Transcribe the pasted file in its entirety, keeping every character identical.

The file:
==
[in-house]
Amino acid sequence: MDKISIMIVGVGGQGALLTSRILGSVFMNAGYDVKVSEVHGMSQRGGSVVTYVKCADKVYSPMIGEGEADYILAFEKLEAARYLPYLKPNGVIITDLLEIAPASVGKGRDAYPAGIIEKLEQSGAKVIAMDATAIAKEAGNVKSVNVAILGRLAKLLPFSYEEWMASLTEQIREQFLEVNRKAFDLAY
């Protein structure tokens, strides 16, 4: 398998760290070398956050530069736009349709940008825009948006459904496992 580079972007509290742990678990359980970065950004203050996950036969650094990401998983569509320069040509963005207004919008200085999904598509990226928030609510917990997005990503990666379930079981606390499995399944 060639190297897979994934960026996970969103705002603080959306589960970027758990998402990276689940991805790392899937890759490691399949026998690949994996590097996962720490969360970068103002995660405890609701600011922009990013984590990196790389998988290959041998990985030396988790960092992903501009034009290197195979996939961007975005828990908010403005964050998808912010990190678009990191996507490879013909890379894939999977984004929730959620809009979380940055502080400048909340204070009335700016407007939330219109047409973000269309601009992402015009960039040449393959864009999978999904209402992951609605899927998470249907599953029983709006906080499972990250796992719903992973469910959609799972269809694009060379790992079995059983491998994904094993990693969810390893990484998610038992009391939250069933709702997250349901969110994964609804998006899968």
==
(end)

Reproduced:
[in-house]
Amino acid sequence: MDKISIMIVGVGGQGALLTSRILGSVFMNAGYDVKVSEVHGMSQRGGSVVTYVKCADKVYSPMIGEGEADYILAFEKLEAARYLPYLKPNGVIITDLLEIAPASVGKGRDAYPAGIIEKLEQSGAKVIAMDATAIAKEAGNVKSVNVAILGRLAKLLPFSYEEWMASLTEQIREQFLEVNRKAFDLAY
């Protein structure tokens, strides 16, 4: 398998760290070398956050530069736009349709940008825009948006459904496992 580079972007509290742990678990359980970065950004203050996950036969650094990401998983569509320069040509963005207004919008200085999904598509990226928030609510917990997005990503990666379930079981606390499995399944 060639190297897979994934960026996970969103705002603080959306589960970027758990998402990276689940991805790392899937890759490691399949026998690949994996590097996962720490969360970068103002995660405890609701600011922009990013984590990196790389998988290959041998990985030396988790960092992903501009034009290197195979996939961007975005828990908010403005964050998808912010990190678009990191996507490879013909890379894939999977984004929730959620809009979380940055502080400048909340204070009335700016407007939330219109047409973000269309601009992402015009960039040449393959864009999978999904209402992951609605899927998470249907599953029983709006906080499972990250796992719903992973469910959609799972269809694009060379790992079995059983491998994904094993990693969810390893990484998610038992009391939250069933709702997250349901969110994964609804998006899968």